If only he cared more about cheetahs

Chen Guangcheng at Oslo Freedom Forum

Meanwhile, at our Society:
Chris Johns & Terry Adamson shake hands with our new publishing partners in the People's Republic of China (2007).

Chris Johns & Terry Adamson shake hands with our new publishing partners in the People’s Republic of China (2007).

Chris Johns Terry Adamson China National Geographic Liu Xiaobo

Chris Johns & Terry Adamson celebrate NGM’s new publishing partnership in the People’s Republic of China. (2007)

_____
More than 20 years ago in National Geographic magazine
(long before any local language editions were launched):

 

  • As much as I love the tradition and record of National Geographic, let’s be frank in admitting that its masters, the president and board, have always been members of the wealthy conservative power structure. For Bell and GHG, this was not even a consideration but accepted as natural law, something like social Darwinism. Before 1980 there was simply no question of Geographic taking a political stance contrary to a current administration or, in large part, to any foreign administration. Making nice to the often brutal power of the Chinese political regime is a continuation of the model. What Society Matters most often brings up, however, is the Society’s changing responsibilities in a changing cultural and natural environment. It’s no longer relevant or ethical to ignore politics. We know too much, we’ve seen too much, we’re no longer innocents. NGS has always encouraged us to reach beyond our backyards to distant worlds and different cultures, and its message has always been that our horizons are short, larger things lie beyond them. In an interconnected and interactive environment under pressure from emotionless power and rampant greed, the Society’s witness to farther horizons MUST embrace ideas as well as places, and the explication of places can’t be separated from humanitarian ideals. NGS has always been the feathers at the back of the arrow, trailing in apprehension of cultural movements. Perhaps – and I’m not sure this is so – it’s time for NGS as an example of journalism and exploration to join a fight against corporate and totalitarian bullies.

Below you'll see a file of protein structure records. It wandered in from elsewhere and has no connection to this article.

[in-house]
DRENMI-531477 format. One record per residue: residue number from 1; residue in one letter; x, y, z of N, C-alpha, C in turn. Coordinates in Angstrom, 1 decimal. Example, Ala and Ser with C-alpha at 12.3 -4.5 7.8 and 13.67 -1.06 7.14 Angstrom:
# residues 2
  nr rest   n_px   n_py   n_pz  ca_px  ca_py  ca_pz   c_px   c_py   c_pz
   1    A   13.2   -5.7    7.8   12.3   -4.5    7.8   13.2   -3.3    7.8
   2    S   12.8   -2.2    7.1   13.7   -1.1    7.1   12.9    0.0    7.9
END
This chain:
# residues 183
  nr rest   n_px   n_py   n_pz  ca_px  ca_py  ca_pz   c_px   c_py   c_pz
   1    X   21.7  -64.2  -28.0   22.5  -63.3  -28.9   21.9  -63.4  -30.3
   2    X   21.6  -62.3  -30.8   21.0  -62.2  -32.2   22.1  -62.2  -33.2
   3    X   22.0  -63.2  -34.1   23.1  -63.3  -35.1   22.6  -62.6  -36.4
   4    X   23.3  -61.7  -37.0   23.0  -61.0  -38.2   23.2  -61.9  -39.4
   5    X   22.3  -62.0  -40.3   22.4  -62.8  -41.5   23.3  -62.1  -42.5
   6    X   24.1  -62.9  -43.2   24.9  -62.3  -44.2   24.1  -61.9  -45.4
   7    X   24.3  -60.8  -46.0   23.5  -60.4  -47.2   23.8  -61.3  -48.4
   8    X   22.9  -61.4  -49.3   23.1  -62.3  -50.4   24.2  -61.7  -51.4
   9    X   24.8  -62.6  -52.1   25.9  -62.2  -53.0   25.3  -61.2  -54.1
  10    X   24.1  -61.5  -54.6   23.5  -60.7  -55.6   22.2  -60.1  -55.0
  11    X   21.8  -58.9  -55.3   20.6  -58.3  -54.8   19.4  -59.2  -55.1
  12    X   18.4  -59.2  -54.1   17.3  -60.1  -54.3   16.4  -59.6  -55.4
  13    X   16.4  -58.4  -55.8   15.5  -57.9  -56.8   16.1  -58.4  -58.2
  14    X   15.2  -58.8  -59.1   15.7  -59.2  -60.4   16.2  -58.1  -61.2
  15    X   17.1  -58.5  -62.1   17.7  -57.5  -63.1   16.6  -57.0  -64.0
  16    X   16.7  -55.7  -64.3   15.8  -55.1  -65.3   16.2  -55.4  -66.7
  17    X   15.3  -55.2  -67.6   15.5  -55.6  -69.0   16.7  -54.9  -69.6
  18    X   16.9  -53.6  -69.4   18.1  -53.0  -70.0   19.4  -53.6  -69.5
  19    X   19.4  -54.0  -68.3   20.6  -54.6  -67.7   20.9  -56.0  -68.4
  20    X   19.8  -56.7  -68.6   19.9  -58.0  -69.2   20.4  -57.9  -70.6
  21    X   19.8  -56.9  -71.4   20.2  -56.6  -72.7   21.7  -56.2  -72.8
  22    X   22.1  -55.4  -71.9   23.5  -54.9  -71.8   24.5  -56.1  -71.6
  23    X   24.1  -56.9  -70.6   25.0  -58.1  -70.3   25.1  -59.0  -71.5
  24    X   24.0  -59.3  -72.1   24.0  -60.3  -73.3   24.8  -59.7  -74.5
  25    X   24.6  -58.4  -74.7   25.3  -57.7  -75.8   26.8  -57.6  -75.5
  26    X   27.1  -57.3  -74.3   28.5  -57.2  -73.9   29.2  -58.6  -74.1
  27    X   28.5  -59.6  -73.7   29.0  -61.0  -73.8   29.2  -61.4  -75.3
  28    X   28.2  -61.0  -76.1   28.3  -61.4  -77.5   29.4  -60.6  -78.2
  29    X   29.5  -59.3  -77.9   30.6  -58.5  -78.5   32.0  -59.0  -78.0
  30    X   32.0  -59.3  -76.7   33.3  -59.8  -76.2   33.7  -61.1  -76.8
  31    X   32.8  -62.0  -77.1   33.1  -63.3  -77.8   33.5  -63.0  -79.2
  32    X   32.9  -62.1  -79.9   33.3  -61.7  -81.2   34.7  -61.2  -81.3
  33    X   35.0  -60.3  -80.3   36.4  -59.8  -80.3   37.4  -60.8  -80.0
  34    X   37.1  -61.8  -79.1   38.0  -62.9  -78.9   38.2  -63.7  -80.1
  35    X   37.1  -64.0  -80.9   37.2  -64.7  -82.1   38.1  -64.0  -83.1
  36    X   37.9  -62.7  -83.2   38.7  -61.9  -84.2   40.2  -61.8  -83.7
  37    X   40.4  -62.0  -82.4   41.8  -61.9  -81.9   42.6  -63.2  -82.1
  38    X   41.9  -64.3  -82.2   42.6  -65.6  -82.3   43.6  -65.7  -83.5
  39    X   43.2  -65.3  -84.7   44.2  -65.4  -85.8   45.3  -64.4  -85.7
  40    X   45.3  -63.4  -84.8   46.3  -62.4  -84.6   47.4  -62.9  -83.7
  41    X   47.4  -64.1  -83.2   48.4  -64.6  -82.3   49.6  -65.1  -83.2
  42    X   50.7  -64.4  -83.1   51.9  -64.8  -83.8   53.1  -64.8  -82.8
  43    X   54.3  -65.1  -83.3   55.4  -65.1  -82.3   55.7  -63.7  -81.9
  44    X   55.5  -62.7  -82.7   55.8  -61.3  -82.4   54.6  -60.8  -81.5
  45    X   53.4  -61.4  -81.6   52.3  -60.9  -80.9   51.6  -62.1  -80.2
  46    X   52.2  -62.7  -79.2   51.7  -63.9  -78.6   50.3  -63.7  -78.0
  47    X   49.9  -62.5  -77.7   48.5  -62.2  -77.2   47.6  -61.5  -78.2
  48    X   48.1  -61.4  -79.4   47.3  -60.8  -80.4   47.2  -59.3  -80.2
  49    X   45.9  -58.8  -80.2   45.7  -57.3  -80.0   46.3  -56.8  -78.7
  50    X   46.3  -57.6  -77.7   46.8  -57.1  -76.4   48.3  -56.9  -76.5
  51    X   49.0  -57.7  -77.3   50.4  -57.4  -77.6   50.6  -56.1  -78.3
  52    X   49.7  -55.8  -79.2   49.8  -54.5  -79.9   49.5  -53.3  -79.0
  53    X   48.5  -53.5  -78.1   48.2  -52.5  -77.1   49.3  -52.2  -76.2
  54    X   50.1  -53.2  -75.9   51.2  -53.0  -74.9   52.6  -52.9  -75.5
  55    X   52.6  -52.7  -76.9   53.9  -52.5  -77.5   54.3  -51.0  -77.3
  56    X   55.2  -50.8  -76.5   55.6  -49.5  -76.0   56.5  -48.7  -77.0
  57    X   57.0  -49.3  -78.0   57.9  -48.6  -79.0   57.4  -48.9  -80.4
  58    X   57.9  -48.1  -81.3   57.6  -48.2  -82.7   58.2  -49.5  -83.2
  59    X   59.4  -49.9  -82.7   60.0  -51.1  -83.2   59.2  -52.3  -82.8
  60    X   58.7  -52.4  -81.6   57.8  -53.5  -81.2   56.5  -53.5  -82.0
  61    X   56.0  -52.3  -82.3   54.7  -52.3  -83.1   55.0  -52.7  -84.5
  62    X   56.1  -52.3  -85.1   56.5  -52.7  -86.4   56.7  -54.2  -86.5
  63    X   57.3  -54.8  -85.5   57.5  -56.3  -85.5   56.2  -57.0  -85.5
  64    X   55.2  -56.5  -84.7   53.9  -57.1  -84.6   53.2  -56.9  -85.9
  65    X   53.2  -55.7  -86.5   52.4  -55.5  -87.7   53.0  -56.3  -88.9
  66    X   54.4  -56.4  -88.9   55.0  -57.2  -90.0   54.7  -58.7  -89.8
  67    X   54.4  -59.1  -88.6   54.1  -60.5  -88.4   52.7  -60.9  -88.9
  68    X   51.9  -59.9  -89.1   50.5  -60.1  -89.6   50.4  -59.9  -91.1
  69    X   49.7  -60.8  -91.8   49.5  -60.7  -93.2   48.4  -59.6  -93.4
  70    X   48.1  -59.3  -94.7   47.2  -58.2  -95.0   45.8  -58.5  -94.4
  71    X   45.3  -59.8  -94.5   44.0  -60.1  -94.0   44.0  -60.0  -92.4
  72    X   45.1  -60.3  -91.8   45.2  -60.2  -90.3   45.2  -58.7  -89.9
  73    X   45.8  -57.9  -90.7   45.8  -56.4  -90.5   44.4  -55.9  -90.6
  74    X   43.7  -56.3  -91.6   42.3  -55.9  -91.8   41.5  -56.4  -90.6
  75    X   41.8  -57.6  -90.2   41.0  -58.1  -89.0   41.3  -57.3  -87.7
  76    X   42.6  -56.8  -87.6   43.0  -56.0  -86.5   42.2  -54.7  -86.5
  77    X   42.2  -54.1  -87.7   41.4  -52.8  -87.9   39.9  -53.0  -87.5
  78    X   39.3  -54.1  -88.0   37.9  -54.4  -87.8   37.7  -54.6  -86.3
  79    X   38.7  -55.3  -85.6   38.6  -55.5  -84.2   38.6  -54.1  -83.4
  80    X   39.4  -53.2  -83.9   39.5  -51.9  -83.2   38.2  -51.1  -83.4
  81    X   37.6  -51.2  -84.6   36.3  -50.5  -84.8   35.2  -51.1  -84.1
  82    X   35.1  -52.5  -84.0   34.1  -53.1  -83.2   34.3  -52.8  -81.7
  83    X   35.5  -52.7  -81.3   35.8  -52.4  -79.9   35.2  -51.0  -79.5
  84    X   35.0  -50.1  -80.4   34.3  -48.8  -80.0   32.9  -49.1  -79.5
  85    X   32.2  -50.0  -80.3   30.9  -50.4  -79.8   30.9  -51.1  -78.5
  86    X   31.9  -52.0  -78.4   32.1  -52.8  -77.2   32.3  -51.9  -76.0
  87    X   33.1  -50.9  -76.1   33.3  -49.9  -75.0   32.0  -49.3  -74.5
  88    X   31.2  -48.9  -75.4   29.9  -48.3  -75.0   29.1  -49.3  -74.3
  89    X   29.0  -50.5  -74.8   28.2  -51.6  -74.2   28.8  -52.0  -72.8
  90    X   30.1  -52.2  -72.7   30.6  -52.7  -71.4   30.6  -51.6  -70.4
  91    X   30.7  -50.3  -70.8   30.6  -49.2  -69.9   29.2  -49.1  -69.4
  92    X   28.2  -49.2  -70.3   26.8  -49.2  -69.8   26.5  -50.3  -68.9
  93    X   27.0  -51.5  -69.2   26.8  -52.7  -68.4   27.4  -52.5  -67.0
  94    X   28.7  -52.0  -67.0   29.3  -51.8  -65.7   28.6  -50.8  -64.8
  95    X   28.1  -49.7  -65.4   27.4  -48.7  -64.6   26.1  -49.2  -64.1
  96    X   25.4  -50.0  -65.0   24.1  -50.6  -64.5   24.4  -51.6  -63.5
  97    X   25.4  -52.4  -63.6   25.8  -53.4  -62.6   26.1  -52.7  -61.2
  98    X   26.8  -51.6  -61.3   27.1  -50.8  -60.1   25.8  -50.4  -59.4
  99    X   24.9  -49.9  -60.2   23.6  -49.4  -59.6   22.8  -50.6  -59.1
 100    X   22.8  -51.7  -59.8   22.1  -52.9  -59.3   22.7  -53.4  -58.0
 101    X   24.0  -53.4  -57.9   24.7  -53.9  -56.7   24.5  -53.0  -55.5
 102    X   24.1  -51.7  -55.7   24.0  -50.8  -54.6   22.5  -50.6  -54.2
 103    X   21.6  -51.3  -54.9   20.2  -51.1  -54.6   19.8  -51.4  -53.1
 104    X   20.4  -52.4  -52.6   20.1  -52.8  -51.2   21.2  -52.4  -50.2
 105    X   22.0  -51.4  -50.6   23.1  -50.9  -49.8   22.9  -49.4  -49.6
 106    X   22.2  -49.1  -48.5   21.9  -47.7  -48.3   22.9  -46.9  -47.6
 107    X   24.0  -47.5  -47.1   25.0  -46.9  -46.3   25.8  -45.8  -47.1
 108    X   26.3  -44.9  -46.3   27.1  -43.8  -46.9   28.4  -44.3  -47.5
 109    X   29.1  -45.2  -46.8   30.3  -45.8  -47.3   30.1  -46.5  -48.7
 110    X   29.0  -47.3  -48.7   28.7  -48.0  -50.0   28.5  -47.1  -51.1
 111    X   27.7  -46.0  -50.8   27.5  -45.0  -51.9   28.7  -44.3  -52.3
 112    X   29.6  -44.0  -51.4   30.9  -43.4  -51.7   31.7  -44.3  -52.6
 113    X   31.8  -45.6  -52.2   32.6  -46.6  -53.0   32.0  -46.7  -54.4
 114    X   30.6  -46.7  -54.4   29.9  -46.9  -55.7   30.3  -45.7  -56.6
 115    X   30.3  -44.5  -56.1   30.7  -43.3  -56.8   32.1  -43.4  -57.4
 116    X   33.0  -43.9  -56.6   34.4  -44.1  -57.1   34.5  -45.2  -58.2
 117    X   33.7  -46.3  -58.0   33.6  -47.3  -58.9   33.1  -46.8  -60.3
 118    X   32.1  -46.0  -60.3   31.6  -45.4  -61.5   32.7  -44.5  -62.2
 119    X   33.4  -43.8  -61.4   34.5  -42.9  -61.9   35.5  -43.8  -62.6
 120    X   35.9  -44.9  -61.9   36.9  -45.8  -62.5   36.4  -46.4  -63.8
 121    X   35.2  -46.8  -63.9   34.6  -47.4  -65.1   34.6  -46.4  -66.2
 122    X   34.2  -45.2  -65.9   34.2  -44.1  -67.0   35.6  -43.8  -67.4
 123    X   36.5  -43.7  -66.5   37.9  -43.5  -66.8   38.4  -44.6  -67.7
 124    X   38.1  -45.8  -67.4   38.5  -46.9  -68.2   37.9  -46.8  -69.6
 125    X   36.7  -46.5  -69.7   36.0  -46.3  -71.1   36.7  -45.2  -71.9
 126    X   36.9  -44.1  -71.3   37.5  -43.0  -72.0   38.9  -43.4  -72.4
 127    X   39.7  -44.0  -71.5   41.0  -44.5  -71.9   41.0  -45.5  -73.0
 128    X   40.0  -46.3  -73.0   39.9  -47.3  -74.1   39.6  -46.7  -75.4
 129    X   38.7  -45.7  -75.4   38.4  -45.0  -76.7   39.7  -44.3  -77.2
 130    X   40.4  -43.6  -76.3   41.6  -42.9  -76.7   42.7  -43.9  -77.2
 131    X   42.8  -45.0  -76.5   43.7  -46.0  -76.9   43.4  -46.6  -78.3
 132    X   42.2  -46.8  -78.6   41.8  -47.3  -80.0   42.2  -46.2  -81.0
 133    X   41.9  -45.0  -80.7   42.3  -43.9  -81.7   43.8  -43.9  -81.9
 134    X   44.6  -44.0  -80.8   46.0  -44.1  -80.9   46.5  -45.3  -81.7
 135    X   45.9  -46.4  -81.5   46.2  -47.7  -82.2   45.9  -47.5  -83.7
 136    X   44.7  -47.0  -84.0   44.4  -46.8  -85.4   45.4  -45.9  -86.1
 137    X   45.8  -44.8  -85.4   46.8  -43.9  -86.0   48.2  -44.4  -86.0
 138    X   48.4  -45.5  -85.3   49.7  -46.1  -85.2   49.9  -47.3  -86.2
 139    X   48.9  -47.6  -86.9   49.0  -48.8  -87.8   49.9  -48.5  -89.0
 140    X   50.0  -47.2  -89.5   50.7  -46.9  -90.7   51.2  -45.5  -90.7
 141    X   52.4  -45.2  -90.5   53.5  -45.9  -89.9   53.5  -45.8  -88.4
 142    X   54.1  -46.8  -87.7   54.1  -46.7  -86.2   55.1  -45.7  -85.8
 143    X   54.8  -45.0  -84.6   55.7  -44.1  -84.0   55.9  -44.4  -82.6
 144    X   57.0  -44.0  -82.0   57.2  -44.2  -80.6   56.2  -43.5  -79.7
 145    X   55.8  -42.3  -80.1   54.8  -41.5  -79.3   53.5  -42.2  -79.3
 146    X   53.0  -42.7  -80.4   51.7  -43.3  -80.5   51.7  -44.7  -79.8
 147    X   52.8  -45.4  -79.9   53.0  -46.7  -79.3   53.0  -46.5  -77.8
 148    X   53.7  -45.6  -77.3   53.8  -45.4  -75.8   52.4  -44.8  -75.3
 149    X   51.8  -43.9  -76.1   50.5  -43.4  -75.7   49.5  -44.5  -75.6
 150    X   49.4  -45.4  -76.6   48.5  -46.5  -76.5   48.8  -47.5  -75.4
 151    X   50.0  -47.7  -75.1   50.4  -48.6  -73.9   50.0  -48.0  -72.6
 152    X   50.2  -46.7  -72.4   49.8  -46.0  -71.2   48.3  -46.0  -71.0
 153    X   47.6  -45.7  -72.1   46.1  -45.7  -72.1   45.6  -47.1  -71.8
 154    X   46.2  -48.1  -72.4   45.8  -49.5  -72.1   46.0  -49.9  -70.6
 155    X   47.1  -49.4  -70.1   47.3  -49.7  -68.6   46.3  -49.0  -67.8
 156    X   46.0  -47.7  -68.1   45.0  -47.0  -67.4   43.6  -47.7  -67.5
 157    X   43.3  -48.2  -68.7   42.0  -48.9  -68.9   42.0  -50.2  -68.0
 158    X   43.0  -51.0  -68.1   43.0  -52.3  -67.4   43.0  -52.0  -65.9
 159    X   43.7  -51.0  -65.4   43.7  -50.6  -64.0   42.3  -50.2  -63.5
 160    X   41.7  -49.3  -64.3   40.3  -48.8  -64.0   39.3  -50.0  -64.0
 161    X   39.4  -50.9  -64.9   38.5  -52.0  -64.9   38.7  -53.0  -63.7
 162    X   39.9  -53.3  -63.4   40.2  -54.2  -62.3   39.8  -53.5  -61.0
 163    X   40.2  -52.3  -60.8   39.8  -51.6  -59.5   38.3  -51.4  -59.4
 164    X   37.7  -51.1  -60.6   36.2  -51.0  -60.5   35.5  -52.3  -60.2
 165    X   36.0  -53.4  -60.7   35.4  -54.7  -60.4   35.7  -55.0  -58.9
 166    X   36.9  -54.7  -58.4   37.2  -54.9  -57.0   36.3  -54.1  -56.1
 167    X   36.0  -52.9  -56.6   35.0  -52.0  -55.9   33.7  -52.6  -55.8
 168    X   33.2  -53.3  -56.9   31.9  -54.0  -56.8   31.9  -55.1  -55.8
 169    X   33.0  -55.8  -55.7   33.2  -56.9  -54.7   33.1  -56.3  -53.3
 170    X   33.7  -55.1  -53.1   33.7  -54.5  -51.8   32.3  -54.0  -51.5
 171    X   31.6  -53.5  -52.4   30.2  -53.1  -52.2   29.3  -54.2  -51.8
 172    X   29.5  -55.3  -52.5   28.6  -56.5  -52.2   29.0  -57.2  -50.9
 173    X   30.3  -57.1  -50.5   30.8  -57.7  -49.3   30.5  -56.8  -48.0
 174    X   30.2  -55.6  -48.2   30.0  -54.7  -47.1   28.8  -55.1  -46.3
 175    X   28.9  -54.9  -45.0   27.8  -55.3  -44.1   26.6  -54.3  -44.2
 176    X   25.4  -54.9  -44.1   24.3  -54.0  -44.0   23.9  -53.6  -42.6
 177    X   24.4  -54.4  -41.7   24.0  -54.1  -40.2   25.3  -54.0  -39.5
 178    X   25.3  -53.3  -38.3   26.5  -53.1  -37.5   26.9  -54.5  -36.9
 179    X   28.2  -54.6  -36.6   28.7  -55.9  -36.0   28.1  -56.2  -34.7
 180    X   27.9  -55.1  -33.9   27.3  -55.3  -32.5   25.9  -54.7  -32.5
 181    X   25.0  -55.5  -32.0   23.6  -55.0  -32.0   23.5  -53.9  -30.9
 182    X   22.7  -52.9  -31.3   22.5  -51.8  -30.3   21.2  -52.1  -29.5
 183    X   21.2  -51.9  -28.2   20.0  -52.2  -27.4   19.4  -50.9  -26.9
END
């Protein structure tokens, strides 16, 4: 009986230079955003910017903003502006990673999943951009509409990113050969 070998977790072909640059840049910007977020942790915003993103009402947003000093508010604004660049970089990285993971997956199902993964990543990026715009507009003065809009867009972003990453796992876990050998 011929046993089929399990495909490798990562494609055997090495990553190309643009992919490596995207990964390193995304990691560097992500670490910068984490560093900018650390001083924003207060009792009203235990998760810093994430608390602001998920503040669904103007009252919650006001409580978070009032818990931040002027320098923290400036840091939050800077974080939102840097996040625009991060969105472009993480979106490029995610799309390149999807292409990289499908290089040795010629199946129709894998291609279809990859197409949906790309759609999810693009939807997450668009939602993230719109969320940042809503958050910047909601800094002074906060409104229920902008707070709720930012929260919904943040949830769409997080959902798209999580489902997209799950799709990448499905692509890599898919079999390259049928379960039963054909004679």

• I mostly agree with you, Jan. But didn’t NGS have a staunchly anti-communist position for decades? We refused to publish stories about the Soviet Union… we gave the FBI office space in the 16th St building so they could spy on the Soviet embassy across the street… in the 1930s, we embraced the European fascists and their race-based theories — that’s all part of the Society’s history, and it’s all very political. After Pearl Harbor, NGS woke up. And if you read the Magazine’s post-war European coverage, you’ll find stories that effectively say: Boy, did we blow it — but now we’re gonna get this right.

      Those memories fade, of course, and in subsequent years there were plenty of instances of NGM overlooking all sorts of horrors and despotic regimes. Yet you still got the sense the Magazine had some core values. Special issues of NGM were reserved for countries that shared our basic worldview — the Australians and the French both were so honored on their respective bicentennials, and rightly so. I don’t recall seeing any special anniversary issue for, say, China… until 2008, by which time everything at NGS had changed.

      I’m not necessarily arguing for a full frontal assault on corporate and totalitarian bullies (though I’m open to the idea). Rather, I believe we need to be clear about what our values are, and not be afraid to say them out loud to the world.

      Before he died, historian Stephen Ambrose was a National Geographic Explorer-in-Residence. “I am an unabashed triumphalist,” he once said. “I believe this is the best and greatest country that ever was.”

      Today, he’s been replaced as an Explorer-in-Residence by NGM cover boy James Cameron, who politically is an unabashed nightmare.

      We can do so much better than this.

      • Jan Adkins

        Alan: